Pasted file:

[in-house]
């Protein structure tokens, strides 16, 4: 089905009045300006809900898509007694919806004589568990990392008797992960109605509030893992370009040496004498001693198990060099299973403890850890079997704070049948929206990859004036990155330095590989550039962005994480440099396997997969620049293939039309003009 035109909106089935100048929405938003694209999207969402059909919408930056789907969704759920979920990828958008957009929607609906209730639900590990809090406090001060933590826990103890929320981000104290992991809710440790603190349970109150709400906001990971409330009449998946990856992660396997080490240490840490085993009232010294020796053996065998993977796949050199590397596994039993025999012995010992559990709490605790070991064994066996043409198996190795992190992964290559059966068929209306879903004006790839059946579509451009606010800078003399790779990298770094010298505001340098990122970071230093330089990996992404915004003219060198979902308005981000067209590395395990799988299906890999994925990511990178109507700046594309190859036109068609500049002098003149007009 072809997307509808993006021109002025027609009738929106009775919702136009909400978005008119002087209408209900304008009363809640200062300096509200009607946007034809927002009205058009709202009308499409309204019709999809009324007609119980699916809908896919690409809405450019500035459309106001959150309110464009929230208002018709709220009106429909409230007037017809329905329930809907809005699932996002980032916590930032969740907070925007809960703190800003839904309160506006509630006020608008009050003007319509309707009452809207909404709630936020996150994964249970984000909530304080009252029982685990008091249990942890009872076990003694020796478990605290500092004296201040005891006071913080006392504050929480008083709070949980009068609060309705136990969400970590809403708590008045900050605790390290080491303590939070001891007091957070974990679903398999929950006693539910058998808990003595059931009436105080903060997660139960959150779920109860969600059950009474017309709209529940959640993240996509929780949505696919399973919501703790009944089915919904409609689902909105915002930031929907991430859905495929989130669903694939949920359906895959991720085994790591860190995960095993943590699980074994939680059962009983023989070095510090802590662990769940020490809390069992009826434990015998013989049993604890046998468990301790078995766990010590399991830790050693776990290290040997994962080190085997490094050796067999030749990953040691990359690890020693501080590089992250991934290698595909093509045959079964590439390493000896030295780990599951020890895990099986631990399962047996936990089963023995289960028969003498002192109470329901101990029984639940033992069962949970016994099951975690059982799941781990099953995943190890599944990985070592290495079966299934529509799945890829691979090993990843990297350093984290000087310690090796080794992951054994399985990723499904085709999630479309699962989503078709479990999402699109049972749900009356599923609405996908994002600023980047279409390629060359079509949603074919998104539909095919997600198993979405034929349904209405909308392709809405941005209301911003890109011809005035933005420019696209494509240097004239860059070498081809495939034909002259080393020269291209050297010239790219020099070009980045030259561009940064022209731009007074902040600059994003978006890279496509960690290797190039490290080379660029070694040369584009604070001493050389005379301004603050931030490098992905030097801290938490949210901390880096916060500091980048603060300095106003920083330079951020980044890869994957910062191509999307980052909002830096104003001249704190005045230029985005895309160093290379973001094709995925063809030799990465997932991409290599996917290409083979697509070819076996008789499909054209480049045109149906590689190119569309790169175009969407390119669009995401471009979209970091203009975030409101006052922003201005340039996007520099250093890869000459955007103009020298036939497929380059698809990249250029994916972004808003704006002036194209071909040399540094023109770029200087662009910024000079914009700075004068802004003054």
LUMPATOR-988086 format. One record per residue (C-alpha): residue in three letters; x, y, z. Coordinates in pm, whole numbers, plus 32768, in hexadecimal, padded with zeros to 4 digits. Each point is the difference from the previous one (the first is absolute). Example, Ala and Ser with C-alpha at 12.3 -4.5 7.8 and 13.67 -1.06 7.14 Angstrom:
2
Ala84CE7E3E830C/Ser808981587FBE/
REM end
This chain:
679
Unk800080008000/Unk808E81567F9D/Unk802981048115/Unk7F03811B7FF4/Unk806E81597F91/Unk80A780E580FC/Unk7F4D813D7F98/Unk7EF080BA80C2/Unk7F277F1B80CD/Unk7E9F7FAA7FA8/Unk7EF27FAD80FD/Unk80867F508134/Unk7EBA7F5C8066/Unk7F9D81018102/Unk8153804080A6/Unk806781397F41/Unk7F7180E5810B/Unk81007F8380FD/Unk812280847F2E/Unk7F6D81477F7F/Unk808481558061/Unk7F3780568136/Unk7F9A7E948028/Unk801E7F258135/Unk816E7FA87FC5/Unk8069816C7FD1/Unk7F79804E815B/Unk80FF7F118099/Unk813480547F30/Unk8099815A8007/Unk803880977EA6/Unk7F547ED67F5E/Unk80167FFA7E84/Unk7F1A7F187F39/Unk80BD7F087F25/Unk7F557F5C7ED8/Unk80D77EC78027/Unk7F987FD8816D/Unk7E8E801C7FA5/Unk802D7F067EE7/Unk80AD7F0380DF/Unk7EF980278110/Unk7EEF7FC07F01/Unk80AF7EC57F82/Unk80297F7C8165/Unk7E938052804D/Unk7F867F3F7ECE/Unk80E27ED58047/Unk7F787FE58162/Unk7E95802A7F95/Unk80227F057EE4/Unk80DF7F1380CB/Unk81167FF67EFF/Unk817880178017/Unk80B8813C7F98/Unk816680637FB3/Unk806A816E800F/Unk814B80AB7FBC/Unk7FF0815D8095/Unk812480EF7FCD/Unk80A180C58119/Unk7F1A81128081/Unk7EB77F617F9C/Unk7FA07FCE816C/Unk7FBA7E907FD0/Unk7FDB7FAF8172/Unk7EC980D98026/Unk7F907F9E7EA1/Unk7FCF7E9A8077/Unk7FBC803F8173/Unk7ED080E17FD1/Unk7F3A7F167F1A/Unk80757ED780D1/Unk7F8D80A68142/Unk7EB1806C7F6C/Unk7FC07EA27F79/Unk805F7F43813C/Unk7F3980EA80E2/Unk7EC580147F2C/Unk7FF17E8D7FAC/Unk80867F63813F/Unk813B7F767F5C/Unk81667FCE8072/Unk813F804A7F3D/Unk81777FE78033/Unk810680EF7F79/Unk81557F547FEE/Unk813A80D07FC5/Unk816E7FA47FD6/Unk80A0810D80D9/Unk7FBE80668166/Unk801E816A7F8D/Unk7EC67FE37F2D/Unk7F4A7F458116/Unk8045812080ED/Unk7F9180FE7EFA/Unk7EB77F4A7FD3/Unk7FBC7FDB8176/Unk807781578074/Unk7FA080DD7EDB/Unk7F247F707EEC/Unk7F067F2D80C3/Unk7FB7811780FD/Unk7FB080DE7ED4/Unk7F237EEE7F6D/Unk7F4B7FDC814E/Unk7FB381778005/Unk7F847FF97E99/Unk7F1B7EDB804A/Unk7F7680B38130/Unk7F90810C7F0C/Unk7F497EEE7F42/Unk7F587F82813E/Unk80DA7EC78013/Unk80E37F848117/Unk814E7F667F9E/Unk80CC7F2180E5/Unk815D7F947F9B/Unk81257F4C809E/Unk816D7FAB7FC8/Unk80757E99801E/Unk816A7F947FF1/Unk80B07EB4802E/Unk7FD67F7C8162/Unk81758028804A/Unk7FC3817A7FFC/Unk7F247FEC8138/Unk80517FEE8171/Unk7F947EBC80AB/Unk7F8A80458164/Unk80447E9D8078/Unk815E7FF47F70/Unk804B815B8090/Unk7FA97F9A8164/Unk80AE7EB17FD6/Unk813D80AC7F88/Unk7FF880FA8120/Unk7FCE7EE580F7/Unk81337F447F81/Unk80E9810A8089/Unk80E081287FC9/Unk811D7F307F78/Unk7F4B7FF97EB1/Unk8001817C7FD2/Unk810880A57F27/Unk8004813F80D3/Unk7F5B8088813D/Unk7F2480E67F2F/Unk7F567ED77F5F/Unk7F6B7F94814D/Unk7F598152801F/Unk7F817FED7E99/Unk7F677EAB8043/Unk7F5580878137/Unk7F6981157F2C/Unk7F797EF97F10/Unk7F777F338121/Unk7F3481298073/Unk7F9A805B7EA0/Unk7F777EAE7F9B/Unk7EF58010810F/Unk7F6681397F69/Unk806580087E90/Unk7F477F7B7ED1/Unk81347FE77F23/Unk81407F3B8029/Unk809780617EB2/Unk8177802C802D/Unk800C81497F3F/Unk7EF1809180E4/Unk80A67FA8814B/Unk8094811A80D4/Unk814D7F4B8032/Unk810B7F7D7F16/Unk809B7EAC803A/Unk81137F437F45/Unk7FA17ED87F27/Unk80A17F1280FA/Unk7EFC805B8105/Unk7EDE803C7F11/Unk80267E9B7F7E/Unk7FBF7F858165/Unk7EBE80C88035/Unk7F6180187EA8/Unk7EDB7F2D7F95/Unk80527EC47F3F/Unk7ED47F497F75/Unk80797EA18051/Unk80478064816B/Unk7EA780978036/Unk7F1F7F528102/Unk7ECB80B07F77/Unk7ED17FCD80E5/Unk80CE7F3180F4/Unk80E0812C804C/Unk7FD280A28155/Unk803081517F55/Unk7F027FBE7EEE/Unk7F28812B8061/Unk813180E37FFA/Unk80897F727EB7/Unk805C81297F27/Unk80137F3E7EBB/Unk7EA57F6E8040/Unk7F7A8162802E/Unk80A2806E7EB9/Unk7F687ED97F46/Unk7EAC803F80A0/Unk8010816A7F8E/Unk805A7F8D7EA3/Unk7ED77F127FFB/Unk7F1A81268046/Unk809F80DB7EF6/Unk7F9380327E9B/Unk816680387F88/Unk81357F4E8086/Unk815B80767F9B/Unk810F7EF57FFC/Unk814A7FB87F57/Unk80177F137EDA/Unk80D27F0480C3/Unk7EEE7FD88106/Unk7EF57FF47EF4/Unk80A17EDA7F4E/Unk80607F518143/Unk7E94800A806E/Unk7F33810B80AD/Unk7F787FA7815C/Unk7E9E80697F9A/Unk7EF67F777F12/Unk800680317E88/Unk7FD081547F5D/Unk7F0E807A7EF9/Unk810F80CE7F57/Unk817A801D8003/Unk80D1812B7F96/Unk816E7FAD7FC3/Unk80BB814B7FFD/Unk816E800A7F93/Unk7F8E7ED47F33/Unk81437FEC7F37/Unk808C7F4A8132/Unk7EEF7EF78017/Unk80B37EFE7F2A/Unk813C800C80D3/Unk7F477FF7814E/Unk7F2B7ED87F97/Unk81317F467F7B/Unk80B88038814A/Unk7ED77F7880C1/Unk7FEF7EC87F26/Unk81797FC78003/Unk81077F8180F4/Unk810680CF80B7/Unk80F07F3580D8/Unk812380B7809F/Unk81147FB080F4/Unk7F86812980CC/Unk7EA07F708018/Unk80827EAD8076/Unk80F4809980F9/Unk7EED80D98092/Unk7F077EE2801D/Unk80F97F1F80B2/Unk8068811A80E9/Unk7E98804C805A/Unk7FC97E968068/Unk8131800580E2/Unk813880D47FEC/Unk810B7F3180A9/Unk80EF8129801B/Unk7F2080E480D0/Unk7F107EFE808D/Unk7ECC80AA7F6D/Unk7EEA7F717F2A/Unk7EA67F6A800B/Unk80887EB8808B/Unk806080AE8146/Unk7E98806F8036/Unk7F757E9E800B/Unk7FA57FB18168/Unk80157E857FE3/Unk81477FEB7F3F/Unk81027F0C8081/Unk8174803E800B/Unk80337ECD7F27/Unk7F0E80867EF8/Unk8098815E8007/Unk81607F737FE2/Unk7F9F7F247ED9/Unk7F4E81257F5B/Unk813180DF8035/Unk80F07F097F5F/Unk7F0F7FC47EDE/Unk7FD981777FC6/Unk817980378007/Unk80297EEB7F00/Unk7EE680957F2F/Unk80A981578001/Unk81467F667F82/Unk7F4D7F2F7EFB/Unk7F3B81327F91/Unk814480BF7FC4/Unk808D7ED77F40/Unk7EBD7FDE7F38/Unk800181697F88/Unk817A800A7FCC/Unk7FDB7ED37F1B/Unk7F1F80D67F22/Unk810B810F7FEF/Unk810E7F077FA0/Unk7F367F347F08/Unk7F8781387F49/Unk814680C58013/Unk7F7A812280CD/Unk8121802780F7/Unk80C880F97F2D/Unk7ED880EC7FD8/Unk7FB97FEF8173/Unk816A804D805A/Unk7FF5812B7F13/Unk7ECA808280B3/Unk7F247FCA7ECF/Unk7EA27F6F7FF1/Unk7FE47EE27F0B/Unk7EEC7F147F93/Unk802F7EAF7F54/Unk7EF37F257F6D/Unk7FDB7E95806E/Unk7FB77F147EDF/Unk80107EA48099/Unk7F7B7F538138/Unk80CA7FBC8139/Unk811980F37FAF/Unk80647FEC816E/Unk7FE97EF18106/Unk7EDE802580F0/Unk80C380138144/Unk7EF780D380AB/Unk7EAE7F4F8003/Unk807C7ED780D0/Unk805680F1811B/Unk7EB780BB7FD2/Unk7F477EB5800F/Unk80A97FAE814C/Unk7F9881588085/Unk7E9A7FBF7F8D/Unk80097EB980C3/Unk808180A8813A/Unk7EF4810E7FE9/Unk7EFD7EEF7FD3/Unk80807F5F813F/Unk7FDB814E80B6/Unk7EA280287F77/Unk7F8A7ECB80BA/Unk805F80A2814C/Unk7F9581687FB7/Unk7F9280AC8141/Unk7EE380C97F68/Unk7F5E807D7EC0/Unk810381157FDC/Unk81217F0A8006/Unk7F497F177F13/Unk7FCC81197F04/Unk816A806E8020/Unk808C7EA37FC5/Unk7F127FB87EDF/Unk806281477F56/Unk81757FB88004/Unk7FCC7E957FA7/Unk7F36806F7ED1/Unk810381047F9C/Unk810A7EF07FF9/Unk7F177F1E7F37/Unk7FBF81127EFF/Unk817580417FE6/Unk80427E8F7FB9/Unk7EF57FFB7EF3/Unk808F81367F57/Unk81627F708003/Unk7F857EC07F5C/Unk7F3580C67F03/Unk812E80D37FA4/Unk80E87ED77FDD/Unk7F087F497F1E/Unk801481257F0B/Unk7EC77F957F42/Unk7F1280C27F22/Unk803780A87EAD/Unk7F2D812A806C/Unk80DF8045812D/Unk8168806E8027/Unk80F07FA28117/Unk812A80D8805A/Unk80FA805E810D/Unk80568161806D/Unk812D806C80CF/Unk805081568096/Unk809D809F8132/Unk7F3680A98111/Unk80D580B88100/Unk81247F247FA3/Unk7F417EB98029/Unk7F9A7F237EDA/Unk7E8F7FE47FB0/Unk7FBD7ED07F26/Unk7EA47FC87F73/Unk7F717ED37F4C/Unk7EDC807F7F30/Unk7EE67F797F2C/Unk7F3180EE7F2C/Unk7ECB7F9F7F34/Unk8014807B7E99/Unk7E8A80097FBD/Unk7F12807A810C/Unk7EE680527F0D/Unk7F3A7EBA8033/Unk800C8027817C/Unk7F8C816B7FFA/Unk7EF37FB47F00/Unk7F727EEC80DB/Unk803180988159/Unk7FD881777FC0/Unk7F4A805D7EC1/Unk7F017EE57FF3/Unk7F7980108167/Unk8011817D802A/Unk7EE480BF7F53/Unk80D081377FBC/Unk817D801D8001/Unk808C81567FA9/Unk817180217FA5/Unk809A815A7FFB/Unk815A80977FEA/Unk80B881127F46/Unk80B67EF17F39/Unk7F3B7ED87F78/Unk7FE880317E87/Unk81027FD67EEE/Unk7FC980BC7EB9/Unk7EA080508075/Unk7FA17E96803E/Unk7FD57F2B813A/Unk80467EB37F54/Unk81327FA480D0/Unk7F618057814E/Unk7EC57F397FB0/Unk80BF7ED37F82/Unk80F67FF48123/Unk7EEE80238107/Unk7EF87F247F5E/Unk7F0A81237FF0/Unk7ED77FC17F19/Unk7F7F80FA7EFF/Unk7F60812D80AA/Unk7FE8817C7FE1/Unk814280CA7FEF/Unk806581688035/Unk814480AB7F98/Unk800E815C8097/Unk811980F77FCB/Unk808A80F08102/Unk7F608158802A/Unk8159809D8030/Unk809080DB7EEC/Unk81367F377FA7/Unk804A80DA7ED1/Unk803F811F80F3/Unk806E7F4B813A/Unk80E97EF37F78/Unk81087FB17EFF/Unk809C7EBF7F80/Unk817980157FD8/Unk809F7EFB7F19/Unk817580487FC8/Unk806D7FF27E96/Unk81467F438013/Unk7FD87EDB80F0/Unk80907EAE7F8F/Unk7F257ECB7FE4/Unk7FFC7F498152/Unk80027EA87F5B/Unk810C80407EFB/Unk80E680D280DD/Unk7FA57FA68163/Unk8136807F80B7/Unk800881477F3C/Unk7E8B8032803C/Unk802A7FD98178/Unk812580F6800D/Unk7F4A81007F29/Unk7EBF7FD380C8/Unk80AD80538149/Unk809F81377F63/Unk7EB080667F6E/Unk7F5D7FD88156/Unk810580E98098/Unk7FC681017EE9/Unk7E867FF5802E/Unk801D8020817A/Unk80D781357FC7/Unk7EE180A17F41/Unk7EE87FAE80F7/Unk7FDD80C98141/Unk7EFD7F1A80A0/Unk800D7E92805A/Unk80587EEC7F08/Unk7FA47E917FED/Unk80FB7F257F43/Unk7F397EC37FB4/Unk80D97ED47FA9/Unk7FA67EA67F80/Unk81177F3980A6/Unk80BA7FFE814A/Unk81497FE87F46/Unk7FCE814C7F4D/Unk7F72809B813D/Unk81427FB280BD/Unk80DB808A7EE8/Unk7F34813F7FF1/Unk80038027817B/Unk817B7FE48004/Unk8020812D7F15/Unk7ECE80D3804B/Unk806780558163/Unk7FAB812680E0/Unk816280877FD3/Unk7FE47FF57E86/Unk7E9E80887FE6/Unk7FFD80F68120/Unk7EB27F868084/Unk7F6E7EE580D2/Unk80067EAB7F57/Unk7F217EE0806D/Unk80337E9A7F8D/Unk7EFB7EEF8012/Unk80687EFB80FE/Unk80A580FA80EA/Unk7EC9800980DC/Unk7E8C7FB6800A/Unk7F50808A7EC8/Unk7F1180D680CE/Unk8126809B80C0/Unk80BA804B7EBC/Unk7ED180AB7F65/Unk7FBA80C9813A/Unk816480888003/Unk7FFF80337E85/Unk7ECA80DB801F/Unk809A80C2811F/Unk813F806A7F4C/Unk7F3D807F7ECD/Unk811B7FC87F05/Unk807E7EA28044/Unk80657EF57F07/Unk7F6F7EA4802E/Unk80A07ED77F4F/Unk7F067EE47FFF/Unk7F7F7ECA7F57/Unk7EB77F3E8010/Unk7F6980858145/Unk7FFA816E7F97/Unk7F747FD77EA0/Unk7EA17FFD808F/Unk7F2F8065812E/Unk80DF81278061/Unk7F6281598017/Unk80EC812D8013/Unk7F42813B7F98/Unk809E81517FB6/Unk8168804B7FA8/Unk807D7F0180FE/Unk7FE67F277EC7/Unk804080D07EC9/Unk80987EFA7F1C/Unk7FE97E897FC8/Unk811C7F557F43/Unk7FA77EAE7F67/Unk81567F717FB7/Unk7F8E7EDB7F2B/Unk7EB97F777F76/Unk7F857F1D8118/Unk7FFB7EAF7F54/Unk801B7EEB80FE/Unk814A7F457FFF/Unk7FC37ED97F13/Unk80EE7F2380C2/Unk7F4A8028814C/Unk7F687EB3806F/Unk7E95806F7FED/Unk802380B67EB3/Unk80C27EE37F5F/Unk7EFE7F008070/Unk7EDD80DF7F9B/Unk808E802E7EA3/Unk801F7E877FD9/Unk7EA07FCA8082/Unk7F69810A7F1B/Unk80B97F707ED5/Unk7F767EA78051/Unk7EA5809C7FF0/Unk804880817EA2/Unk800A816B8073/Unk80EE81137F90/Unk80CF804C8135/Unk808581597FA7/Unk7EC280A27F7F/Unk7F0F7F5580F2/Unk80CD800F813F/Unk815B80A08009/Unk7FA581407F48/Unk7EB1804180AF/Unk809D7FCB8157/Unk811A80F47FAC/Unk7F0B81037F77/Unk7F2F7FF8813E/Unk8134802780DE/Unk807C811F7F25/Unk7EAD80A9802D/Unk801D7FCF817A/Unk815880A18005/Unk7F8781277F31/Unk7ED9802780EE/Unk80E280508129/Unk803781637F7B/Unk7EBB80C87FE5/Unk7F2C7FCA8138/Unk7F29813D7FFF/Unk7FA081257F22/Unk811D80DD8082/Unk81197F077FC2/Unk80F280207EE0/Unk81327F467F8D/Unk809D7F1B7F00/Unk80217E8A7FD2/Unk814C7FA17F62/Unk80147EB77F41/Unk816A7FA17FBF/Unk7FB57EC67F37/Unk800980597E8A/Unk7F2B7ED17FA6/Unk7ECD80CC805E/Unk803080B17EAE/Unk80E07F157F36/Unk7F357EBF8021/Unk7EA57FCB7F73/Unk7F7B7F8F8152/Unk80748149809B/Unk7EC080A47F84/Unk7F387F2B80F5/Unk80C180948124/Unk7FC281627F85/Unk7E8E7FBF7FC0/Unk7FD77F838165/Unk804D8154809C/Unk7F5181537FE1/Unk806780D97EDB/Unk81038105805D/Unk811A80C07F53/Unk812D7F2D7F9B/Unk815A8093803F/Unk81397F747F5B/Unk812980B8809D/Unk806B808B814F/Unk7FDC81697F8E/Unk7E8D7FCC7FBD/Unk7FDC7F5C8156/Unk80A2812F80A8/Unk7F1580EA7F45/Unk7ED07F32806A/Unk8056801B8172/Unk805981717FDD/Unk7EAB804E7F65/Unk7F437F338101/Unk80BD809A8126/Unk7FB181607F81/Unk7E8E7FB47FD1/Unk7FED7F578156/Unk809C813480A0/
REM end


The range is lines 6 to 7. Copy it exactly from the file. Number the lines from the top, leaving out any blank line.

REM end
This chain: